Taiwan-caught fish once again on Department of Labor’s (DOL) List of Goods Produced by Child Labor or Forced Labor
September 29, 2022
The U.S. Department of Labor (DOL) has again included Taiwan-caught fish in its List of Goods Produced by Child Labor or Forced Labor. Taiwan was first listed in the DOL's report in 2020 after several investigations and reports by Greenpeace East Asia, Greenpeace South East Asia, and other civil society monitoring organizations confirmed the existence of systemic forced labor in the Taiwanese fishing industry. The Taiwanese government has taken incremental steps to address the issue, which have so far failed to disrupt the practice.
Washington DC, (September 29, 2022) – The U.S. Department of Labor (DOL) has again included Taiwan-caught fish in its List of Goods Produced by Child Labor or Forced Labor. Taiwan was first listed in the DOL’s report in 2020 after several investigations and reports by Greenpeace East Asia, Greenpeace South East Asia, and other civil society monitoring organizations confirmed the existence of systemic forced labor in the Taiwanese fishing industry. The Taiwanese government has taken incremental steps to address the issue, which have so far failed to disrupt the practice.
In response, Mallika Talwar, Senior Oceans Campaigner at Greenpeace USA, said: “The decision by the Department of Labor to keep Taiwan on the list confirms what members of the Greenpeace network highlighted in a recent investigation: that forced labor issues are still persistent and widespread in the Taiwanese distant-water-fishing industry. However, while government action is important for resolving this problem, it must be supported by changes in the private sector. American brands and retailers that source from Taiwanese fleets need to do more to ensure that their products are not tainted with forced labor. We have seen companies such as Bumble Bee sourcing tuna from the Taiwanese-owned and operated vessel, the Da Wang, which has been confirmed by the U.S. Customs and Border Protection as using forced labor. Taiwan’s continued inclusion in this list should be a wake-up call for these companies to take action to end forced labor in their supply chain. Goods produced by forced labor should not be sold in the U.S. or anywhere in the world.”
In September, Greenpeace East Asia released a report that traced the supply chain of U.S. brand Bumble Bee. As part of the investigation, hundreds of Bumble Bee tuna cans were collected from U.S. supermarkets, and their codes were entered into Bumble Bee’s consumer transparency system, “Trace My Catch” (TMC). The data was then cross-checked with the Taiwan Fisheries Agency and Global Fishing Watch, an open-access tool that analyzes global fishing activity. The investigation found that some of the Taiwanese-flagged/owned vessels that Bumble Bee was sourcing from had violated Taiwanese fishery regulations and were on the Taiwan Fisheries Agency’s (TFA) illegal, unreported, and unregulated (IUU) list. Further, indicators of forced labor were identified in the reports of fishers that worked aboard six of the vessels that supplied Bumble Bee. The U.S. consumer brand is owned by the Taiwanese Fong Chun Formosa company (FCF), one of the world’s largest tuna traders.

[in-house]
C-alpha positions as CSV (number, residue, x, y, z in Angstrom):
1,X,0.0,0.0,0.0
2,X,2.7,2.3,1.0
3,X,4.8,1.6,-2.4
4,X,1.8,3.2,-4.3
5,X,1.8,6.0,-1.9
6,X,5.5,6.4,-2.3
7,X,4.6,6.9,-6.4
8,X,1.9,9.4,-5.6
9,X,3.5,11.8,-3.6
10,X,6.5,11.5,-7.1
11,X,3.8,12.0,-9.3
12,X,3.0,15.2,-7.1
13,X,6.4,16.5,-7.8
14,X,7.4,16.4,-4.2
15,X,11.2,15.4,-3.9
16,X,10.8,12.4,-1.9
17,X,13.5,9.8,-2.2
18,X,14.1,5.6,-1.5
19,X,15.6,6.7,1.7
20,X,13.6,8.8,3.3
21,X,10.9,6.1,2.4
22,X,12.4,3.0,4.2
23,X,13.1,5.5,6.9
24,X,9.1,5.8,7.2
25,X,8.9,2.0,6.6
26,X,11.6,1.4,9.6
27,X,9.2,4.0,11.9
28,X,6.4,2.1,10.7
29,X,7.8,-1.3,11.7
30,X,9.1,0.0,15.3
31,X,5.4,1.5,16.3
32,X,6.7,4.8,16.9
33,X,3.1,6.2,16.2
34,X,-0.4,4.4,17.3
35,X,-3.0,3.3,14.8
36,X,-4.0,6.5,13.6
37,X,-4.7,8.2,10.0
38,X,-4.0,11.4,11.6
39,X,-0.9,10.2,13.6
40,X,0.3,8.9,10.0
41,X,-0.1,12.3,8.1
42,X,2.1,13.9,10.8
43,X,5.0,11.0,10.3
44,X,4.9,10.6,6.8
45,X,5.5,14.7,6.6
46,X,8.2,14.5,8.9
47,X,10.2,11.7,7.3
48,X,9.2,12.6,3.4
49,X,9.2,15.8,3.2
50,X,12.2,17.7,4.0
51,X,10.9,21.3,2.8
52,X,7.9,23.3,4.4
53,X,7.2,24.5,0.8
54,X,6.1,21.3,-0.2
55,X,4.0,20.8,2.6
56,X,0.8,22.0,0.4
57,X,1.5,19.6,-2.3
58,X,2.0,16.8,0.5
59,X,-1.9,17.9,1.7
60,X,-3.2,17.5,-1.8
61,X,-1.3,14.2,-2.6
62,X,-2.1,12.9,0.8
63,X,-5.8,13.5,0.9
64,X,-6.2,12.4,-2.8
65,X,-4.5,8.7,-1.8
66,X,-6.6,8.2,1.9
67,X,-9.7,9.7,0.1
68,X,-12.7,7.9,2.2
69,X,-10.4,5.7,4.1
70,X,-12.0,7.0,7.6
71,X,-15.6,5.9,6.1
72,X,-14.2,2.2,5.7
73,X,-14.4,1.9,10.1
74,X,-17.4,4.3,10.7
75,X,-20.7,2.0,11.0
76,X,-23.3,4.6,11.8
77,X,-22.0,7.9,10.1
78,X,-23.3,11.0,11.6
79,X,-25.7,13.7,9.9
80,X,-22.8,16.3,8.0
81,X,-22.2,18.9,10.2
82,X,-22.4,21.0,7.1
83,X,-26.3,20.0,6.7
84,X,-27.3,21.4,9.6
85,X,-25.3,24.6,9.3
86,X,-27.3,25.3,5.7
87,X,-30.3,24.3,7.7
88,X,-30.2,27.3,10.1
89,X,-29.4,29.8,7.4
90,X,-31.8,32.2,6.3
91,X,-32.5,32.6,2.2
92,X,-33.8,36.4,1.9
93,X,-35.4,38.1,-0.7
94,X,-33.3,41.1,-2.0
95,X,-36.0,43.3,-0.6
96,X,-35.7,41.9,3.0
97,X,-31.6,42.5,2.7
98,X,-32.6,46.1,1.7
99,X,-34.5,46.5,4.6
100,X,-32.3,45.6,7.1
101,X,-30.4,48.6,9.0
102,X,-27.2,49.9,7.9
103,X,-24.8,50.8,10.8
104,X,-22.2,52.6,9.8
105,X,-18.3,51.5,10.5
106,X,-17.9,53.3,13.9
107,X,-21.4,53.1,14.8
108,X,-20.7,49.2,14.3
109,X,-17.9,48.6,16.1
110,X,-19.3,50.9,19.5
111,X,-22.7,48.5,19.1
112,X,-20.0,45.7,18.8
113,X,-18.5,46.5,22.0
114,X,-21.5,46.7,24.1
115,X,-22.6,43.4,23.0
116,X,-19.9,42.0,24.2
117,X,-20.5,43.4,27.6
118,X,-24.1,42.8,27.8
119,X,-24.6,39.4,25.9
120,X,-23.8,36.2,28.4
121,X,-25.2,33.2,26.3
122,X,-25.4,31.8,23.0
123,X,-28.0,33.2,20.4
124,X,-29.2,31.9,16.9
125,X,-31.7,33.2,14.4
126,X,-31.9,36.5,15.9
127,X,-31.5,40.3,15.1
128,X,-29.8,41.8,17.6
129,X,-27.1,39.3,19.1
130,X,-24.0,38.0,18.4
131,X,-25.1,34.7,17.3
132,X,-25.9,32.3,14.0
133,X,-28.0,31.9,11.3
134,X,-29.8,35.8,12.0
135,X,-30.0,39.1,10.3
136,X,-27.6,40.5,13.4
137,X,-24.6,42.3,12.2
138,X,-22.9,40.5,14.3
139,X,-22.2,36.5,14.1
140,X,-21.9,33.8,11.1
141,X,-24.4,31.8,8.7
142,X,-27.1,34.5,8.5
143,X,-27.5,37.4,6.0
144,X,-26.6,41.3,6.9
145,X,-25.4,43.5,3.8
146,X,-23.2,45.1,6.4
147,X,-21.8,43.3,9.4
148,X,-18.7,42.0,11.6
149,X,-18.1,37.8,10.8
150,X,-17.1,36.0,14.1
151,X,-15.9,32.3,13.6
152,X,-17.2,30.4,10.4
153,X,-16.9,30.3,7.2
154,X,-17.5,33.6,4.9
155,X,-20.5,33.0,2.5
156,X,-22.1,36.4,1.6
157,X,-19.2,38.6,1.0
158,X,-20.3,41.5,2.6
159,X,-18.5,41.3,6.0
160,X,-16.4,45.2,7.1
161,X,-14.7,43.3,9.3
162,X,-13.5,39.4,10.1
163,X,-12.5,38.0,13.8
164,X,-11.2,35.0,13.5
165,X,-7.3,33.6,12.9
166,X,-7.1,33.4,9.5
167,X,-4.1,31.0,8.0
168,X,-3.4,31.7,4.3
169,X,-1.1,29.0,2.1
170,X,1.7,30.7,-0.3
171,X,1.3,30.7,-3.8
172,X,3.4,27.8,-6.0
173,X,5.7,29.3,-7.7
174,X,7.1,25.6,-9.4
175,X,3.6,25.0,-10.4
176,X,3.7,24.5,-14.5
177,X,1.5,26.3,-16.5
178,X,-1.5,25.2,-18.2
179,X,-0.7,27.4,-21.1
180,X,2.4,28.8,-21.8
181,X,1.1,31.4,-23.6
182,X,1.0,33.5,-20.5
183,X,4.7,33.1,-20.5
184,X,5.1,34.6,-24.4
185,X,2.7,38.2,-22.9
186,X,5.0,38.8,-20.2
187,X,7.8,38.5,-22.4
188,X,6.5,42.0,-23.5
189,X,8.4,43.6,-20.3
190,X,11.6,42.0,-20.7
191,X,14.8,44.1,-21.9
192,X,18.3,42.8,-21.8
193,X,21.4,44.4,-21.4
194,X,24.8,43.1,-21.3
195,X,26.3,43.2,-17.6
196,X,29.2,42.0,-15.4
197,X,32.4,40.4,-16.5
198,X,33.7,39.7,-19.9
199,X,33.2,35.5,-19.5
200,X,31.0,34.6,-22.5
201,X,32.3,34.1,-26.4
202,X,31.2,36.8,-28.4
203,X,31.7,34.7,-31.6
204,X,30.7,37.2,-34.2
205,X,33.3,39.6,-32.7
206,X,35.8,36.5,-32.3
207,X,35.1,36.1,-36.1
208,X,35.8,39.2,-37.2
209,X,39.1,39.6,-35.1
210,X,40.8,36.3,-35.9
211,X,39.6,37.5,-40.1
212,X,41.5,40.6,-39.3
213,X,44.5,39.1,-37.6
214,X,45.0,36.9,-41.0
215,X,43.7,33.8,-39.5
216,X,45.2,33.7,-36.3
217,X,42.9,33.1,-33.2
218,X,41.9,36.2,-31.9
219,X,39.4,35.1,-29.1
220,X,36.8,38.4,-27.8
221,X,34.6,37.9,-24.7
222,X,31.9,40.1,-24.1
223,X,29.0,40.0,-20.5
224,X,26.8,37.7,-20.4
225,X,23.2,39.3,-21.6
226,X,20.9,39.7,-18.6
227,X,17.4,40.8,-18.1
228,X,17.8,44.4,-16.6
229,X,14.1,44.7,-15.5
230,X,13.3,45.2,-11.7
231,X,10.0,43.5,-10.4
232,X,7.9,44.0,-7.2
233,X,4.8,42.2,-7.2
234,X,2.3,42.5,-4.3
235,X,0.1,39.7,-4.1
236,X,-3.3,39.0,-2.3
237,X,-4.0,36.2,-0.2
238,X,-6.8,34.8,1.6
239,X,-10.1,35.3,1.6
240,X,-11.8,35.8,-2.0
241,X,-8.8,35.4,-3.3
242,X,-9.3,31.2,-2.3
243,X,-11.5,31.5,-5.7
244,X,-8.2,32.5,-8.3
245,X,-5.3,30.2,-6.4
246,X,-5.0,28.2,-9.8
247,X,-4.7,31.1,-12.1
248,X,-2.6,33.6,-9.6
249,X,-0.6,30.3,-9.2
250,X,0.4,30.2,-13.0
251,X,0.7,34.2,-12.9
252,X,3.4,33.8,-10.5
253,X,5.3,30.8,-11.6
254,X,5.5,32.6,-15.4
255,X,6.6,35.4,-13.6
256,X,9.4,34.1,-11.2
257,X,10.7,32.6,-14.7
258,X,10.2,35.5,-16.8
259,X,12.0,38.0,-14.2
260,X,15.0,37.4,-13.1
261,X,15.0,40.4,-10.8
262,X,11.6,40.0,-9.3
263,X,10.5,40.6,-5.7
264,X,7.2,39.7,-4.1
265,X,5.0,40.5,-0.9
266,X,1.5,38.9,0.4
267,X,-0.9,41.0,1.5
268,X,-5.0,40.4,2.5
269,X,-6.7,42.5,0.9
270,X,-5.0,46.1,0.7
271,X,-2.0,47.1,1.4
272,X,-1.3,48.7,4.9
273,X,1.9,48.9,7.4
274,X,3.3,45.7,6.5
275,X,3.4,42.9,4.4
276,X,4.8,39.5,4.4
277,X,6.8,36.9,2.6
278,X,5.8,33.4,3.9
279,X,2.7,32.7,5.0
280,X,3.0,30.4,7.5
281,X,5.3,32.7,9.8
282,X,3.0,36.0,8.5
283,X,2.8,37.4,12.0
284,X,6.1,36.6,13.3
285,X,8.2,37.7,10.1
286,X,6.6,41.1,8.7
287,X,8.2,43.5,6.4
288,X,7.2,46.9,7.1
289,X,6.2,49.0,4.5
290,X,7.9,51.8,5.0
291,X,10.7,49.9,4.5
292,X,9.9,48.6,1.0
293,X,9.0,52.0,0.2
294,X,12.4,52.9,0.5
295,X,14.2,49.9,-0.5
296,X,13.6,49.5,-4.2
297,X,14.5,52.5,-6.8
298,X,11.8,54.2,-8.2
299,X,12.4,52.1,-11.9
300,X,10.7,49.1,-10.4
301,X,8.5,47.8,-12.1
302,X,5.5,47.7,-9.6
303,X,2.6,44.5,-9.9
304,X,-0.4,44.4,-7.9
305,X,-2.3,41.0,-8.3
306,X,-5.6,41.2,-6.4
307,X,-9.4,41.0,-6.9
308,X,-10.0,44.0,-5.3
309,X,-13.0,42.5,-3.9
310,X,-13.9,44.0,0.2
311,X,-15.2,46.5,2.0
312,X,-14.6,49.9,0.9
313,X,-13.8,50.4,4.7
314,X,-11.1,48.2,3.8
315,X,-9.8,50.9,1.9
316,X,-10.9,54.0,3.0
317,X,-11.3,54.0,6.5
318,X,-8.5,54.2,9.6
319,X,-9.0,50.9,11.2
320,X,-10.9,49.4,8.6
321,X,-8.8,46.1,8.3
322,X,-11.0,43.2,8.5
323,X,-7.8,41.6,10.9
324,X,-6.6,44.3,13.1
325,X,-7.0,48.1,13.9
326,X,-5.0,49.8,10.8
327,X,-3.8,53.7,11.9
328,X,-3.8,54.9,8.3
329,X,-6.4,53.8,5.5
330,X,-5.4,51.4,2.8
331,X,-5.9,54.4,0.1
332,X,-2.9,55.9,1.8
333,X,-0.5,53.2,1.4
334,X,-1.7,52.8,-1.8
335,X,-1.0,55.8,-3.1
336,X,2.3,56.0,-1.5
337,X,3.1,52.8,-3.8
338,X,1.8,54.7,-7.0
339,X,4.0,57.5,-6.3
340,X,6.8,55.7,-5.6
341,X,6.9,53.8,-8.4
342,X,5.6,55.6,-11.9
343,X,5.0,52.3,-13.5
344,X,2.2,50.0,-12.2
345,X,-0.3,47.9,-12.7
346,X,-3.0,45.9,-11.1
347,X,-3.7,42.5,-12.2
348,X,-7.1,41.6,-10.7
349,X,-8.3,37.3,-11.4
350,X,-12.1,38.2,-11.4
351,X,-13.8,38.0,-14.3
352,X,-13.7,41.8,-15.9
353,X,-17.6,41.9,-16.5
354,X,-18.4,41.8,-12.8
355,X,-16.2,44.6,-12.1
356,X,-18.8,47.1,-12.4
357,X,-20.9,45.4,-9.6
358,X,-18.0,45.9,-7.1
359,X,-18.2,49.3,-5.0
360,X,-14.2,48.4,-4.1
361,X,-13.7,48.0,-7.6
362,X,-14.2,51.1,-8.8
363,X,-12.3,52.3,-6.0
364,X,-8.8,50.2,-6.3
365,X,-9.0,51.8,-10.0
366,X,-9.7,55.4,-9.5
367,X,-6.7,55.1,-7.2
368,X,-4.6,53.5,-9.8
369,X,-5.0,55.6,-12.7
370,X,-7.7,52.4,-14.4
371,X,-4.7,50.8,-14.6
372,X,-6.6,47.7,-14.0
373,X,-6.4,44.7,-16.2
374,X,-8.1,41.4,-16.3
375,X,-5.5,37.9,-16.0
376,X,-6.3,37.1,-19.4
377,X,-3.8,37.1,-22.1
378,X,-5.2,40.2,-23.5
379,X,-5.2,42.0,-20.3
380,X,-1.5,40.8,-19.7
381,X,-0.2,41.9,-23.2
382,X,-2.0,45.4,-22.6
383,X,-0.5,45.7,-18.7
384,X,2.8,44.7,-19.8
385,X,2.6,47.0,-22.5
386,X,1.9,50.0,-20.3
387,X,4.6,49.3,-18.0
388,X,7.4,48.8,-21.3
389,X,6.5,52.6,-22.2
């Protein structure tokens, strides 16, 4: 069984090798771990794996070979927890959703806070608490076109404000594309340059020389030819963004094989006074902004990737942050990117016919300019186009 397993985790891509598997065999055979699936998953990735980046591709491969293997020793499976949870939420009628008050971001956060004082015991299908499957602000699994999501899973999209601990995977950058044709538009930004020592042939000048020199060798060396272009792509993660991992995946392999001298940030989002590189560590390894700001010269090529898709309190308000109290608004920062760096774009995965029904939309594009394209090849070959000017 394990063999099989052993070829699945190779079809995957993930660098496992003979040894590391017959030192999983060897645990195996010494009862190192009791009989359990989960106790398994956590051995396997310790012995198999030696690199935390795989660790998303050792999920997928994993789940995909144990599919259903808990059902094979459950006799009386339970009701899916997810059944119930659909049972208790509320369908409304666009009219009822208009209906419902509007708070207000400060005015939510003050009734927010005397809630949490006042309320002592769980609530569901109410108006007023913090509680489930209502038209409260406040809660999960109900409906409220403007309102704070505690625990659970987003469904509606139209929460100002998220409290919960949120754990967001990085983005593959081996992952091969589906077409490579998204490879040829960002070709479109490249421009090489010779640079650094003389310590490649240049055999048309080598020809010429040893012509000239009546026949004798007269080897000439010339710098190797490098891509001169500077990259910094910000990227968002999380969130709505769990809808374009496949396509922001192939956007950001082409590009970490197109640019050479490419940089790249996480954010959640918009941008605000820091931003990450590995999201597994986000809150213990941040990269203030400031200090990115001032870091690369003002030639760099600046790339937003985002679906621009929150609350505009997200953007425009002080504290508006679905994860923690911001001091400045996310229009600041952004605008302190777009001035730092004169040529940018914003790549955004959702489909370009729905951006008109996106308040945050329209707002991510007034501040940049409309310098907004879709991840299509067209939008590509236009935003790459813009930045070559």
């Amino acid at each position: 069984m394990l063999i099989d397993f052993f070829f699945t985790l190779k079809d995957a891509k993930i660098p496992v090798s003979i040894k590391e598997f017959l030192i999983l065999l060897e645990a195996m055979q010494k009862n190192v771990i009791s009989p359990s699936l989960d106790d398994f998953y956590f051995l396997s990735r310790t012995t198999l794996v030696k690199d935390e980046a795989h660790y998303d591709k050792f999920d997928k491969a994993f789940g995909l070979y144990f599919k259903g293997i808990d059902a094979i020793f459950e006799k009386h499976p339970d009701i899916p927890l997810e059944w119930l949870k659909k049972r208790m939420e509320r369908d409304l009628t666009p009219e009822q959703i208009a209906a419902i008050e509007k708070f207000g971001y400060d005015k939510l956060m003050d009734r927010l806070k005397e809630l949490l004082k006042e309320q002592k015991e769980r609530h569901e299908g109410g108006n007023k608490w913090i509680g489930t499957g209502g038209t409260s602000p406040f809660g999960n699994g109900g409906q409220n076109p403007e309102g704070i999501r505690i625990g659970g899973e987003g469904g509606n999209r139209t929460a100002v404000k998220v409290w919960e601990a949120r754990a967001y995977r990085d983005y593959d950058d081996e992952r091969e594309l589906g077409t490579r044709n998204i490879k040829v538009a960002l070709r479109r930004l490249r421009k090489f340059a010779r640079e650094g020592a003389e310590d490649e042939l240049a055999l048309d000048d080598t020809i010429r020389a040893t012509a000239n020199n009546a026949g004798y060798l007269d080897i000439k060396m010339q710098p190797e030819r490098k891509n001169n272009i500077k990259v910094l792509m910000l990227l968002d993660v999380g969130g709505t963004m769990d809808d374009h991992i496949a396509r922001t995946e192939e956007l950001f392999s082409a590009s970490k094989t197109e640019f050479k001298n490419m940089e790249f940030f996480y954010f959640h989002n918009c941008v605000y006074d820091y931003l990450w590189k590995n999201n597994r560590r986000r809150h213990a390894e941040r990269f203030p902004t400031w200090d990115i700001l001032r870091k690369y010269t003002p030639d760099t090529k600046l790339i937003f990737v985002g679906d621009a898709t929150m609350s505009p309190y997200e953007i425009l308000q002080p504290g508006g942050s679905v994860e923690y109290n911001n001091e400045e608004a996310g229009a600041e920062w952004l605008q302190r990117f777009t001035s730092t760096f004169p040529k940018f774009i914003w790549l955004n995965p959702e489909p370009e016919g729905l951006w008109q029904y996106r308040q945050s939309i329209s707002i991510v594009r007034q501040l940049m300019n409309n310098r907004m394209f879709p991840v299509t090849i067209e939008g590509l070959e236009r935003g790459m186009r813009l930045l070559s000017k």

Yuton Lee, Oceans Campaigner at Greenpeace East Asia (Taipei) said: “Taiwan’s inclusion on the list again sends a solid alarm to the Taiwanese government and the distant water fishing industry. While there have been some commitments, such as a wage increase for migrant fishers and the hiring of more inspectors to carry out labor checks, it’s far from enough to change this current system that is seemingly designed to exploit people and our ocean. In our latest investigative report, we interviewed migrant fishers who worked on Taiwanese fishing vessels, and they all either experienced or witnessed suspected forced labor. A fisher was reportedly beaten and threatened with knives onboard a vessel, while others reported having only four hours of sleep a day on a different vessel. FCF and many other seafood companies are taking advantage of the vulnerability of fishers. When seafood companies fail in their responsibilities to ensure the fish they purchase are free from human rights abuses, migrant fishers will continue to bear the consequences of mistreatment, and, sadly, sometimes even death. We need better monitoring and transparency from the government and leading seafood companies like FCF to stop this exploitation.”
Contact: Tanya Brooks, Senior Communications Specialist at Greenpeace USA, (+1) 703-342-9226, [email protected]
Greenpeace USA is part of a global network of independent campaigning organizations that use peaceful protest and creative communication to expose global environmental problems and promote solutions that are essential to a green and peaceful future. Greenpeace USA is committed to transforming the country’s unjust social, environmental, and economic systems from the ground up to address the climate crisis, advance racial justice, and build an economy that puts people first. Learn more at www.greenpeace.org/usa.